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Merck’s promising experimental Covid-19 drug raises hopes for pill to fight virus

Currently, “very few treatment options [are] available,” said Matthew Hall, a biologist at the National Institutes of Health’s National Center for Advancing Translational Sciences. “Someone can go to an infusion center and be infused with a neutralizing antibody, but [there’s] nothing in a pill form that’s able to just be prescribed to take in early in an infection to reduce the severity of symptoms and the extent of symptoms.”

At a press conference Friday, the president’s chief medical adviser, Anthony Fauci, called the trial results “impressive” and “very good news.” Fauci said that Merck had briefed government health officials last night on the trial data.

All 775 participants included in Merck’s interim analysis had tested positive for mild or moderate Covid-19 within five days of joining the study. And all study participants were unvaccinated and had at least one condition that increased their risk of developing severe Covid-19 — such as being older than 60, obese or having diabetes or heart disease.

Just over 7 percent of patients who received the drug, which is taken twice a day for five days, had been hospitalized through the 29th day of the study. Roughly 14 percent in the placebo group were hospitalized or died, Merck said.

No deaths were reported in patients given molnupiravir during that time, but eight people given the placebo died. Side effects were mild.

Merck did not say which groups would be covered by its authorization request. The global study examined unvaccinated adults at high risk of severe illness and death, rather than the broader adult population.

While much of the attention early in the pandemic focused on vaccine development, the quest for drugs to treat Covid-19 has gained steam in recent months. The Biden administration has channeled billions of dollars into finding new therapies, seeing them as crucial to help end the pandemic.

“Having an effective treatment for Covid-19 in a pill form would have a significant positive impact on this pandemic,” said Molly Howell, the immunization program manager for the North Dakota Department of Health.

Vaccines are powerful at preventing infection but cannot treat the disease. The only Covid antiviral drug available now, Gilead Sciences’ remdesivir, must be given as an infusion in a clinical setting, and evidence for its effectiveness is mixed. And although monoclonal antibodies are more effective than molnupiravir at reducing the risk of hospitalization and death, they are expensive and hard to make and can only be given via infusion or injection.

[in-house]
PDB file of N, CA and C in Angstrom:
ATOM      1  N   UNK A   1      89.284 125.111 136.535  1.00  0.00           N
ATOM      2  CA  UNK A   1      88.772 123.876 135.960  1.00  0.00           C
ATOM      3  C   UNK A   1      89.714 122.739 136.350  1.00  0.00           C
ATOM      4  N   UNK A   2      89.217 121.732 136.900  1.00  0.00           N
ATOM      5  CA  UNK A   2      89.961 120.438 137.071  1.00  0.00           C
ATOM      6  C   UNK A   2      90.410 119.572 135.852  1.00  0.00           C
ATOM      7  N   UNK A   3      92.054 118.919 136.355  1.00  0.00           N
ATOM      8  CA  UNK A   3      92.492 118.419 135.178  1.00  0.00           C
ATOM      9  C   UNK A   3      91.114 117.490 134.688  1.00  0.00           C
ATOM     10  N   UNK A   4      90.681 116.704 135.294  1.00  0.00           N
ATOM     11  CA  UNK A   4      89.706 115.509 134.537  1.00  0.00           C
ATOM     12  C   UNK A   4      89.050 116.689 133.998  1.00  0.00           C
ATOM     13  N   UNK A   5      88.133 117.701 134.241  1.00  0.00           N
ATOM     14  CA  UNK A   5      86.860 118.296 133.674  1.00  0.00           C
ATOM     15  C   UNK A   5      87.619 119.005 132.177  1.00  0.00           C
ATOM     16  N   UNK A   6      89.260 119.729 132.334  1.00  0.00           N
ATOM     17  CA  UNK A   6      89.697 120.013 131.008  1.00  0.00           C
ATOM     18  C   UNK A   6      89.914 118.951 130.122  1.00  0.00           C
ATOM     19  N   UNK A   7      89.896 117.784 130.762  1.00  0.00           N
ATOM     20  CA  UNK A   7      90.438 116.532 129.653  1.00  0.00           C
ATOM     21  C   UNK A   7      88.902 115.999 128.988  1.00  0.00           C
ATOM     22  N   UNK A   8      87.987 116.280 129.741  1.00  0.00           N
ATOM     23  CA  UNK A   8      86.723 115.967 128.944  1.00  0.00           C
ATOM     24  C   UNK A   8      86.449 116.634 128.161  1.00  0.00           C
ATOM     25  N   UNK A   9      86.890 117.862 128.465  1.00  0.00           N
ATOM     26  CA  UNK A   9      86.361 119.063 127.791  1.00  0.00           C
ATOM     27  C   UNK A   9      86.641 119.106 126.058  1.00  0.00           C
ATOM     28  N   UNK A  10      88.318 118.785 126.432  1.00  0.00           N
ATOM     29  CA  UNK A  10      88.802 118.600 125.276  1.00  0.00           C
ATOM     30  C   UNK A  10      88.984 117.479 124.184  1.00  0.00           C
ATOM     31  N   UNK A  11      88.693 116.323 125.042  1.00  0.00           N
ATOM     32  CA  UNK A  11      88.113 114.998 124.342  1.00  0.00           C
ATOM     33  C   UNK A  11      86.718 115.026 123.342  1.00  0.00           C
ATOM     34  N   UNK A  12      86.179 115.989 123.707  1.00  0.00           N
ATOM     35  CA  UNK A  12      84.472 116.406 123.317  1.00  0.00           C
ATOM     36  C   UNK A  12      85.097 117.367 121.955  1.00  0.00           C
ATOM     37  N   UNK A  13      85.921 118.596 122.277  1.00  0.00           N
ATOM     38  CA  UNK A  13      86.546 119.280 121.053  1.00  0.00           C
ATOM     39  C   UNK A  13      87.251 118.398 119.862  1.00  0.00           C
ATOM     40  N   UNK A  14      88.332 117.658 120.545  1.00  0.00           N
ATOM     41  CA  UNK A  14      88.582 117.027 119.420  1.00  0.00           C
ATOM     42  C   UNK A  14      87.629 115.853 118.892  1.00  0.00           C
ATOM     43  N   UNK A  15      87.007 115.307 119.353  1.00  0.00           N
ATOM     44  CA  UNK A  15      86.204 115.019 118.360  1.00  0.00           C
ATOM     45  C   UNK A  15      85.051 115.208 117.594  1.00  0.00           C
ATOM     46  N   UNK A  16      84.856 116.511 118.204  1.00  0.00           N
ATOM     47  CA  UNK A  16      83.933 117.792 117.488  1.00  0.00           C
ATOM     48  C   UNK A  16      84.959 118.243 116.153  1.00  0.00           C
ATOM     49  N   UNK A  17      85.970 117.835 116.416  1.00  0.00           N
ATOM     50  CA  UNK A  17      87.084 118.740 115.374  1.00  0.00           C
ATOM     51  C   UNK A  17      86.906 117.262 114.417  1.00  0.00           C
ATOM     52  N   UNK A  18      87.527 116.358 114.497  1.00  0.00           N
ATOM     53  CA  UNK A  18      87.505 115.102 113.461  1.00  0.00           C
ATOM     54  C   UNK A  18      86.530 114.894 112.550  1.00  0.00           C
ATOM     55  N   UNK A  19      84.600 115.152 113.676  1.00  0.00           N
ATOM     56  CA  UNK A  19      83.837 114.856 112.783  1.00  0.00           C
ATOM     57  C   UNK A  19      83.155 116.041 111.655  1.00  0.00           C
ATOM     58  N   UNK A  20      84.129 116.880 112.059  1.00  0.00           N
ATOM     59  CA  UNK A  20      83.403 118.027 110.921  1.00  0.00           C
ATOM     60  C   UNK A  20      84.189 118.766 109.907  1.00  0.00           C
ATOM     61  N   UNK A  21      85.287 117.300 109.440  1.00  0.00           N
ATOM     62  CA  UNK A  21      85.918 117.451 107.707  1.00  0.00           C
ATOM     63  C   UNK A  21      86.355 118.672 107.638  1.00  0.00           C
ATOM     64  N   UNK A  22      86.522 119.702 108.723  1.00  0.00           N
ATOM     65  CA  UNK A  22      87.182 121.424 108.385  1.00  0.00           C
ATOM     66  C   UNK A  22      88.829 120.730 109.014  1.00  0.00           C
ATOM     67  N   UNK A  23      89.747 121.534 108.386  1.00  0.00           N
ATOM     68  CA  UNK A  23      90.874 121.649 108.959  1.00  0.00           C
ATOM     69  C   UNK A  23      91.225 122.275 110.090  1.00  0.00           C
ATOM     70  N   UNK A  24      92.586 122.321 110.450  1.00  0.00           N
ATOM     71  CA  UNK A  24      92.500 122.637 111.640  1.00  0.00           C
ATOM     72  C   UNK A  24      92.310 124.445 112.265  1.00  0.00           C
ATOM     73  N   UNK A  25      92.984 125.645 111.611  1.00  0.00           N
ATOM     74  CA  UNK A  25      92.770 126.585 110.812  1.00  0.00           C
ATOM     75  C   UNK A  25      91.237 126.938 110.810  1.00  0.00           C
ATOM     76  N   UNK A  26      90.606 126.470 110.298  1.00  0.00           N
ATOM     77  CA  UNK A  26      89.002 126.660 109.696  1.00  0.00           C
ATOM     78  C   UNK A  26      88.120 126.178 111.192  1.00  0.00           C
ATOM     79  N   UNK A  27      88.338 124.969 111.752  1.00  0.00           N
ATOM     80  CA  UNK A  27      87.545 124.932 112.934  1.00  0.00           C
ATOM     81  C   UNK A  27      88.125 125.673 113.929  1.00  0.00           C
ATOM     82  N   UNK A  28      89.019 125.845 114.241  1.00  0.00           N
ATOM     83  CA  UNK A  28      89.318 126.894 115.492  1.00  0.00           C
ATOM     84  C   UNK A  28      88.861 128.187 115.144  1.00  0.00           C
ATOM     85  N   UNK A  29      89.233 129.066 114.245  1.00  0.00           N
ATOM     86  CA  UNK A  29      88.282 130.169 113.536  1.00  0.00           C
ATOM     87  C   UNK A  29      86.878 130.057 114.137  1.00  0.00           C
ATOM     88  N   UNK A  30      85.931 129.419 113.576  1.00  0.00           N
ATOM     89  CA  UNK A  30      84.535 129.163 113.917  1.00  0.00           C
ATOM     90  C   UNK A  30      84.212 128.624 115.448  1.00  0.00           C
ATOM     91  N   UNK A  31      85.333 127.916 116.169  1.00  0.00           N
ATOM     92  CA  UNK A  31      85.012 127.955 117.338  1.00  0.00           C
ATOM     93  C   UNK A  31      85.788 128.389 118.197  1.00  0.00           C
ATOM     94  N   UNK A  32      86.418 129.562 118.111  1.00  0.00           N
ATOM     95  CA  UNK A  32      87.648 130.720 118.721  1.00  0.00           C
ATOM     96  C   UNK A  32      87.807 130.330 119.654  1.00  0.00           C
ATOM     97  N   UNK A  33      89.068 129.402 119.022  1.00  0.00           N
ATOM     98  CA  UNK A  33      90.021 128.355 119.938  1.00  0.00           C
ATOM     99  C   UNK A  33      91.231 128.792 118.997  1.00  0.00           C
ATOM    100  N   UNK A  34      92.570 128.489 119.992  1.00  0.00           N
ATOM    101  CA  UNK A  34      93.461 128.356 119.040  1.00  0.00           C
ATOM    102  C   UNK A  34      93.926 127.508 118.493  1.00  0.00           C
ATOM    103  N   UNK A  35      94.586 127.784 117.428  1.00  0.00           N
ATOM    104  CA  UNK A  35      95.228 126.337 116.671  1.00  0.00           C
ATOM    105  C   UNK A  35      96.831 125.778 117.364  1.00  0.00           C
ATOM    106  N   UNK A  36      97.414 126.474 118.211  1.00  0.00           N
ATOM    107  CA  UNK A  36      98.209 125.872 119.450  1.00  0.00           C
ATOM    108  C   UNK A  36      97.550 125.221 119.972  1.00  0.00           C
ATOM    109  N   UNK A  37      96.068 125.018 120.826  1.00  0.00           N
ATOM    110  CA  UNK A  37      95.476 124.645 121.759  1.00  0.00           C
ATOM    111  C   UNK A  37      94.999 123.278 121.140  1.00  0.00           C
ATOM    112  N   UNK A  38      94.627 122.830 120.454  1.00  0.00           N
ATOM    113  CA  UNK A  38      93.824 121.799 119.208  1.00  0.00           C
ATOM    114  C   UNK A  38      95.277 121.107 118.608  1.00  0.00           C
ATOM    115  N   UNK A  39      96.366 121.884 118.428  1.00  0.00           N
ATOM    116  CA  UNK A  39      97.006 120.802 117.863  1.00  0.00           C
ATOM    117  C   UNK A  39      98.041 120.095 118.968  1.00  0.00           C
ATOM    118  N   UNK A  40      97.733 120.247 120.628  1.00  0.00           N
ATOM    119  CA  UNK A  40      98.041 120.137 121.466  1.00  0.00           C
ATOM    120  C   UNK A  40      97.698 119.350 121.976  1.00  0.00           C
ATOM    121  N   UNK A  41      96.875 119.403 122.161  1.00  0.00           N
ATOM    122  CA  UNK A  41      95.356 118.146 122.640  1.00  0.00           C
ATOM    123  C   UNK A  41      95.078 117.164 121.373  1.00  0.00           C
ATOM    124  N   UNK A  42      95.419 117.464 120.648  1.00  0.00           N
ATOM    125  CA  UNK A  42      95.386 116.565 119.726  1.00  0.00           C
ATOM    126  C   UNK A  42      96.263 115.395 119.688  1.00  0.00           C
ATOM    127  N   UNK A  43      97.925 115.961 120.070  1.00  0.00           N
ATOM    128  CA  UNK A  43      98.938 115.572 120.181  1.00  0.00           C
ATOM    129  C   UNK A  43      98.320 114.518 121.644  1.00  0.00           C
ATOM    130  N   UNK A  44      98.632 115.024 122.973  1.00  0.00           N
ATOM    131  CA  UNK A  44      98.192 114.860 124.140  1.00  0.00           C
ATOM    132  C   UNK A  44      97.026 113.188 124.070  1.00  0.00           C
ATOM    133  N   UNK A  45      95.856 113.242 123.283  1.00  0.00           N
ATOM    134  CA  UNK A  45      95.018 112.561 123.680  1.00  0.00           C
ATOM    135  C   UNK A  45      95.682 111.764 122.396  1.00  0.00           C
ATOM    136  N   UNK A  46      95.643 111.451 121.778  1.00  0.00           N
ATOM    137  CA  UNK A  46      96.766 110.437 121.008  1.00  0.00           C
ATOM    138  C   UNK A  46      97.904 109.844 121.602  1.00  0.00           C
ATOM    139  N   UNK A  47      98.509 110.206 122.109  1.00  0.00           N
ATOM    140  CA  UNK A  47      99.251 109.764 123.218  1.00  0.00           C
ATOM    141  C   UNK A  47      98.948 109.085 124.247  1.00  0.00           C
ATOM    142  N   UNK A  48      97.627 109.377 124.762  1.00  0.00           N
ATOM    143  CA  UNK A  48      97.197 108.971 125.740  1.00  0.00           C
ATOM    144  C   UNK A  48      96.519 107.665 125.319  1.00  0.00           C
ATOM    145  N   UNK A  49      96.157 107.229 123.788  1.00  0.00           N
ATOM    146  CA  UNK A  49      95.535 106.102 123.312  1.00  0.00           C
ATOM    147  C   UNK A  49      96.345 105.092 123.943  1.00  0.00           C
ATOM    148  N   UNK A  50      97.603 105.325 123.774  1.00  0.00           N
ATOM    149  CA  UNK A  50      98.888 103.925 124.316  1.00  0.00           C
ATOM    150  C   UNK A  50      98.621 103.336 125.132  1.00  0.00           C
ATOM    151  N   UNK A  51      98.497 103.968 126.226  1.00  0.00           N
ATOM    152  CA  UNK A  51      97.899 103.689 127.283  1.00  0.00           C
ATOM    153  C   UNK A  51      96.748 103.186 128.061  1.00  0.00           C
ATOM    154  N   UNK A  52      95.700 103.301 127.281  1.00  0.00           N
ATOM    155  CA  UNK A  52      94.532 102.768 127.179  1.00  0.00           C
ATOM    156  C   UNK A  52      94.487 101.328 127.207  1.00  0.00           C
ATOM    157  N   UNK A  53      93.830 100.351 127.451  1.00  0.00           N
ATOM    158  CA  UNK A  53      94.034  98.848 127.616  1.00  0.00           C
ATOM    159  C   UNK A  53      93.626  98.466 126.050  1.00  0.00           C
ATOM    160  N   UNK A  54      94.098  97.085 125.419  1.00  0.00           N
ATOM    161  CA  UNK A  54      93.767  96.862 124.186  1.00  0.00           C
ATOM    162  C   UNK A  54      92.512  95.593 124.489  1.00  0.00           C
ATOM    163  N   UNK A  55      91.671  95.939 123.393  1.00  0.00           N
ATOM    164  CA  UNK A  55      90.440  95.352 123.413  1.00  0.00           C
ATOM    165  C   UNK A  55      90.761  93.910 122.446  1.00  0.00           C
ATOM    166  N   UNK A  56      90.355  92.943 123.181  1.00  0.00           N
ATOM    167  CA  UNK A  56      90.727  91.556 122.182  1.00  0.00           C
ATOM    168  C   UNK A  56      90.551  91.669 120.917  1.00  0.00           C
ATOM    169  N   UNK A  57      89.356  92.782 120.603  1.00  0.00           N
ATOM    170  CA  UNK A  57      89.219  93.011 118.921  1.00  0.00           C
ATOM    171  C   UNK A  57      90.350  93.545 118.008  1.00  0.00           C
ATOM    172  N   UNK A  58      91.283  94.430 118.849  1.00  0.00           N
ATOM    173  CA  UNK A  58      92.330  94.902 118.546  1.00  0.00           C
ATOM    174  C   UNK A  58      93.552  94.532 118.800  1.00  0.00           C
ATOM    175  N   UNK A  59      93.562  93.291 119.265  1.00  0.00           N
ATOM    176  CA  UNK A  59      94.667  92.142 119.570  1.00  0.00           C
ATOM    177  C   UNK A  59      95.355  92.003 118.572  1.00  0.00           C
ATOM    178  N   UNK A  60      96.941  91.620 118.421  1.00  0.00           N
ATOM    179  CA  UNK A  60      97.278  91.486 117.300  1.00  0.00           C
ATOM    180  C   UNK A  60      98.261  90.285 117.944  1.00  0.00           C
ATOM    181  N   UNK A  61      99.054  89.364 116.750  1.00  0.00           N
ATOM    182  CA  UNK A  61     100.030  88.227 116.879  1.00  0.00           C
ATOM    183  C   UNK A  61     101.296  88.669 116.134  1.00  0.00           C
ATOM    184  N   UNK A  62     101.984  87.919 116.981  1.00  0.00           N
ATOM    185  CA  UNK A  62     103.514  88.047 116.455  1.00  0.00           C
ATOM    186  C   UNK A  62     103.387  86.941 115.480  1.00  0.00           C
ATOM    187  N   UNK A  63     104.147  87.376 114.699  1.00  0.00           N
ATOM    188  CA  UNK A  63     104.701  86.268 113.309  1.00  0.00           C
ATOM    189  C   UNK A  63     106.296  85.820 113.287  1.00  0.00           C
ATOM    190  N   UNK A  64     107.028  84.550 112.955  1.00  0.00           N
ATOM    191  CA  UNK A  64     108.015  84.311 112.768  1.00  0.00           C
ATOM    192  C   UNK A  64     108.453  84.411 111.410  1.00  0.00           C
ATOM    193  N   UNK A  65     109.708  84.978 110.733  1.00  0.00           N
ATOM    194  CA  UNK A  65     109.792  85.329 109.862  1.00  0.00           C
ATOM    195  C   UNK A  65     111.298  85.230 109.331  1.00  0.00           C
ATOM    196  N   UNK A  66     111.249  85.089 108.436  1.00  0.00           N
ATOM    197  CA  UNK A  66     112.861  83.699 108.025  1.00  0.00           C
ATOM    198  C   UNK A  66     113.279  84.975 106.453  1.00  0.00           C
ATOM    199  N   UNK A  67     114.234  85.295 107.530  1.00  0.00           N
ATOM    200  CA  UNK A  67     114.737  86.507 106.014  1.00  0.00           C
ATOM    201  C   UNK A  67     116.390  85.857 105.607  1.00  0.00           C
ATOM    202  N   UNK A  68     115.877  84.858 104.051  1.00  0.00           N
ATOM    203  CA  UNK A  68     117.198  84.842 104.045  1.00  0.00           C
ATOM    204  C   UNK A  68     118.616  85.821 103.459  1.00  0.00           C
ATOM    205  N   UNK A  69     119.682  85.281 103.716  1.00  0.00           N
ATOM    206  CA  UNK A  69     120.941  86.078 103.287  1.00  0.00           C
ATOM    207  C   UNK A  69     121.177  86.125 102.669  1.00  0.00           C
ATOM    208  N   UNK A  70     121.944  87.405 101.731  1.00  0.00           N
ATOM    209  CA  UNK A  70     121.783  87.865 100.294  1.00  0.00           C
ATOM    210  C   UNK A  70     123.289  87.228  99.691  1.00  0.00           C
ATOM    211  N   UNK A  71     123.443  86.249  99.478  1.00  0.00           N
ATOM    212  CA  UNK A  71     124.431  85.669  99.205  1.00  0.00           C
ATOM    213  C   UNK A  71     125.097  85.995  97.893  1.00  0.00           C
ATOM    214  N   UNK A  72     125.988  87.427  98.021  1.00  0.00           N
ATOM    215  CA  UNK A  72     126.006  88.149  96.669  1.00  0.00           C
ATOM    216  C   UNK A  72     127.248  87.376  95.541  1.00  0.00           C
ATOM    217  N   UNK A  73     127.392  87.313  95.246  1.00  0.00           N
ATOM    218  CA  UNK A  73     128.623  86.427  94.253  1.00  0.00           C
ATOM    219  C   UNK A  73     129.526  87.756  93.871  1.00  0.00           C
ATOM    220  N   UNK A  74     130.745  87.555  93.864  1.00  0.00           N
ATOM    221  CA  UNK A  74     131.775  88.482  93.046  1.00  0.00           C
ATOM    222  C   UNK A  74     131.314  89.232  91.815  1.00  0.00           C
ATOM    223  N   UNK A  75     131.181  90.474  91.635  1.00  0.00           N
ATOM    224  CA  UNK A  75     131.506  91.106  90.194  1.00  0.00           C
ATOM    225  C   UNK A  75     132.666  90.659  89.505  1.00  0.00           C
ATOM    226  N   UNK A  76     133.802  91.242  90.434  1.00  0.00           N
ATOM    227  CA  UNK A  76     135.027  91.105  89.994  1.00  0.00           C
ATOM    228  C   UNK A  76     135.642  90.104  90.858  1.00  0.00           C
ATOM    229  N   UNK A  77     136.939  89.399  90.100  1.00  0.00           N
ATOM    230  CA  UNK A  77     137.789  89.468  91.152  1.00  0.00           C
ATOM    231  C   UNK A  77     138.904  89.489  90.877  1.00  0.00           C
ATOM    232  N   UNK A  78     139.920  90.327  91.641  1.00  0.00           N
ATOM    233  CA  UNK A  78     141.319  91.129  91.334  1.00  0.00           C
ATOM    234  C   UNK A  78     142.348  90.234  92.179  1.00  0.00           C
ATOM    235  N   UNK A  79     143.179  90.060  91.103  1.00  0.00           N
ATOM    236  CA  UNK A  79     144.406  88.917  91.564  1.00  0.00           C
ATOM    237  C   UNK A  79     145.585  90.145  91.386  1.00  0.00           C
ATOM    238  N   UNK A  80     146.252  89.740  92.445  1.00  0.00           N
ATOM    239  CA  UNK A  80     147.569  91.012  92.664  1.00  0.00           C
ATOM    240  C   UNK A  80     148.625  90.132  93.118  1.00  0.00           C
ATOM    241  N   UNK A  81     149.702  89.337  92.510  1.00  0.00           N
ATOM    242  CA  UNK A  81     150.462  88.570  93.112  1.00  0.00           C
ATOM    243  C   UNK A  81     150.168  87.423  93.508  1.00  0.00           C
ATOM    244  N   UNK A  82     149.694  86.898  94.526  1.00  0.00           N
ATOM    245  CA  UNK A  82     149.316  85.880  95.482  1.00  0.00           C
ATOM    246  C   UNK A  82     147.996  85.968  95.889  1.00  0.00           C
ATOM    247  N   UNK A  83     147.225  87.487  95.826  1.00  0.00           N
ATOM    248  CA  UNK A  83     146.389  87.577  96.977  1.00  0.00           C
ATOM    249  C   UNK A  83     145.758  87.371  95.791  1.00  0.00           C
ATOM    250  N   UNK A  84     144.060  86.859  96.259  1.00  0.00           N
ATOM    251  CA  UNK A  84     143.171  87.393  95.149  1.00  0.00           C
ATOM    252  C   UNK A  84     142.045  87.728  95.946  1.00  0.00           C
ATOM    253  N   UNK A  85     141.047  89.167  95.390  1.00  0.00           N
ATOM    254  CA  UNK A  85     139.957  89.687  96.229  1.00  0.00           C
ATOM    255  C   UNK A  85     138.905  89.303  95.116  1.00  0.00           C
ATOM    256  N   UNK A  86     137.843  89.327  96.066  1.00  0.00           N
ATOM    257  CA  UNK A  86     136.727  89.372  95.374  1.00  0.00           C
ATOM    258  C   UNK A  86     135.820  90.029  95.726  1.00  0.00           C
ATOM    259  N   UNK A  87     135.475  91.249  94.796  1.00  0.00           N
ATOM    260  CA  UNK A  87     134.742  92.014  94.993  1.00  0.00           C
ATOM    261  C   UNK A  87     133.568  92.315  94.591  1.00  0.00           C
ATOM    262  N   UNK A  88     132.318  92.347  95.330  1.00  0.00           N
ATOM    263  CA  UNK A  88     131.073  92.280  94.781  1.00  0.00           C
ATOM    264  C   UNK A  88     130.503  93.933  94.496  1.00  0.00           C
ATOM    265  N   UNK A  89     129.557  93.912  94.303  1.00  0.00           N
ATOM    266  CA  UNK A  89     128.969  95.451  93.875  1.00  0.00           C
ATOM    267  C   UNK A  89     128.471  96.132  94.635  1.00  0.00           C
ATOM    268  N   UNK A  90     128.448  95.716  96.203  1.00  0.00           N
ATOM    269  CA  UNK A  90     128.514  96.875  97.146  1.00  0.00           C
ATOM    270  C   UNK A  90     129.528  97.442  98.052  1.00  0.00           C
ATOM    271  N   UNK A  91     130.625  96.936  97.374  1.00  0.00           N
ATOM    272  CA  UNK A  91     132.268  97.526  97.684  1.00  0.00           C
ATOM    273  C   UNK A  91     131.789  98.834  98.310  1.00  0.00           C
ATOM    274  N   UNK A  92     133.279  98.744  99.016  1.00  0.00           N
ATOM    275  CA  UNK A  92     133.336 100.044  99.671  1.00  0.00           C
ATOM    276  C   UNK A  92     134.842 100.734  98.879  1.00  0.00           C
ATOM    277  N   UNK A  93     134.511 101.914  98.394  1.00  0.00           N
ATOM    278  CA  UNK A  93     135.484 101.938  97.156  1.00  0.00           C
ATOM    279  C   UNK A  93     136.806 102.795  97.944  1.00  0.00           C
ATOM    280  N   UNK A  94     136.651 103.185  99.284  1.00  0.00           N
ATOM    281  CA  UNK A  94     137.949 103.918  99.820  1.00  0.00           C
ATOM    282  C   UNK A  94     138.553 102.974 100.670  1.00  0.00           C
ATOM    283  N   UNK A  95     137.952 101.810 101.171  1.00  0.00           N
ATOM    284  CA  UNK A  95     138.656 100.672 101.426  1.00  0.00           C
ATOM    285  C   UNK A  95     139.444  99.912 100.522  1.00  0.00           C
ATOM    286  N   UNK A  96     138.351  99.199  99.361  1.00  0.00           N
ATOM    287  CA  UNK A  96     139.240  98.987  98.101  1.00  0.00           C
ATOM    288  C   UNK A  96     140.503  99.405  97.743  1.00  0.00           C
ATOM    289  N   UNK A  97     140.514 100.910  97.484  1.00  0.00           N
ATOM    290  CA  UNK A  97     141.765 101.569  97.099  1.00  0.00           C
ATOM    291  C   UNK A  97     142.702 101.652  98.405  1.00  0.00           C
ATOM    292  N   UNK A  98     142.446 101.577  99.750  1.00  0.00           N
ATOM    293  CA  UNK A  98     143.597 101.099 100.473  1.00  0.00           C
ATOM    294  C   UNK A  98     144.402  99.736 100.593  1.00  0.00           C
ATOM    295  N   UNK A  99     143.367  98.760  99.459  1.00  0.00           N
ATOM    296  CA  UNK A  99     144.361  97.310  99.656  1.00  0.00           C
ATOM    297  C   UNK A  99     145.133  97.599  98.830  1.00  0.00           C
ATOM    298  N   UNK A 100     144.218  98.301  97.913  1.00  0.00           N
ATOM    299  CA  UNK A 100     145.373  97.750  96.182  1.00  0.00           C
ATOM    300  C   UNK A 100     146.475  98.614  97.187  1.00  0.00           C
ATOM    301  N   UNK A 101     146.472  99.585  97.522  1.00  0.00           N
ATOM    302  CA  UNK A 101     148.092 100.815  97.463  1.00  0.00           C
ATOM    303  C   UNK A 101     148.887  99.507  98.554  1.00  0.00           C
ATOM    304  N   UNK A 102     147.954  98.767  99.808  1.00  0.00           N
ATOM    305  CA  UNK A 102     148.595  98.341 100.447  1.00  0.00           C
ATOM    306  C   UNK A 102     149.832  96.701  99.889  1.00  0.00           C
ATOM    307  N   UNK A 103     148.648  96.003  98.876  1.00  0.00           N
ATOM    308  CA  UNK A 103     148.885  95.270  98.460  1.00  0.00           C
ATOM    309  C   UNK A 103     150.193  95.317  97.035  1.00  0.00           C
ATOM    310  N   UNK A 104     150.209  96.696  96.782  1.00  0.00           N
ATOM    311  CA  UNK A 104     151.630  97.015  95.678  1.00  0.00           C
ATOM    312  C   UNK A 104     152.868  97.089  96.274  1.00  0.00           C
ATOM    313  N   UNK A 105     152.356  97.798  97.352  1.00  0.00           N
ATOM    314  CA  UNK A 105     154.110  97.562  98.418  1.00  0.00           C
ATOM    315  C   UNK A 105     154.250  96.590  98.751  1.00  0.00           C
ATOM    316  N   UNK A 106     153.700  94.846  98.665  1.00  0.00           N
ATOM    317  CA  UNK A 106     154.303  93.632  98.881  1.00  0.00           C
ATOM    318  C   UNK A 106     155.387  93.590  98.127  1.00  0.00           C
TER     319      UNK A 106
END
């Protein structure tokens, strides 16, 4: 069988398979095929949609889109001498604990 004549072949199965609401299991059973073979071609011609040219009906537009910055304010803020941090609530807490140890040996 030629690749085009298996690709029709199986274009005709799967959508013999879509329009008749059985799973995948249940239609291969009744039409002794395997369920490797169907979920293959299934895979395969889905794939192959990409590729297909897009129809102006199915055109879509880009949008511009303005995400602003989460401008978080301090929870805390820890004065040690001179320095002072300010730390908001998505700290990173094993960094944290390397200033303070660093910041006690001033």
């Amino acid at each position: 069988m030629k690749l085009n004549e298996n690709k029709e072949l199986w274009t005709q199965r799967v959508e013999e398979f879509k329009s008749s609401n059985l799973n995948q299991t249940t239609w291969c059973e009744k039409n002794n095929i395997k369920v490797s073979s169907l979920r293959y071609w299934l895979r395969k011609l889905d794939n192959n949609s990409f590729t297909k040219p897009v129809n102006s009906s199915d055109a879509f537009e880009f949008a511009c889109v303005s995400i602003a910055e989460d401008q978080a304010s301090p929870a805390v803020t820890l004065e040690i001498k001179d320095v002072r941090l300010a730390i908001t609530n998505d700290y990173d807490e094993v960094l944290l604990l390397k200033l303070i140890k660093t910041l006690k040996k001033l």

Other available treatments, like the steroid dexamethasone, can reduce the risk of death in severely ill patients, but are not effective in people with mild or moderate Covid.

“We want to manage patients outside the hospital,” said Raymund Razonable, an infectious disease specialist at the Mayo Clinic in Rochester, Minn. “We don’t want patients to develop severe illness.”

The relatively rapid development of molnupiravir for Covid-19 is due to “easily over a decade of work that had gone into this molecule for other viruses beforehand,” said Hall.

The NIH’s Antiviral Program for Pandemics aims to ferry more antiviral drug candidates through the development pipeline in anticipation of future infectious-disease threats.

The goal, Hall said, “is to make drug candidates now.” That way, “this short timeline can unfold when a new pathogen emerges, rather than what is on average 15 years and billions of dollars per drug. We obviously don’t want to operate on those timelines.

He said that ideally, molnupiravir would be given to anyone who tests positive for Covid-19 in the first few days after diagnosis. “It should, irrespective of their vaccination status and things like that, it should reduce the length of symptoms,” he said.

Merck expects to produce 10 million treatment courses of molnupiravir by the end of 2021. It has also licensed the drug to five Indian manufacturers to produce doses for India and more than 100 low- and middle-income countries. The company said it will offer tiered pricing based on a nation’s ability to pay.

The U.S. government agreed earlier this year to purchase 1.7 million treatment courses of the drug pending FDA authorization, at a cost of $1.2 billion.

Jeffrey Zients, the White House Covid-19 coordinator, said Friday that the government has options to purchase additional doses. He also cautioned that any antiviral would not supplant the need to vaccinate as many Americans as possible. “If approved, this is an additional tool in our toolbox, but it is really important to remember that vaccination remains our best tool.”

“It is always better to prevent infection than to treat infection,” said Howell. “Vaccinations and treatment are not mutually exclusive and in combination are the way to control the pandemic.”

Merck plans to publish the data from the clinical trial, which has not undergone peer review, in a scientific journal. The company will also seek authorization or approval from regulatory agencies outside the United States.

David Lim contributed to this report.

https://www.politico.com/news/2021/10/01/merck-covid-drug-514888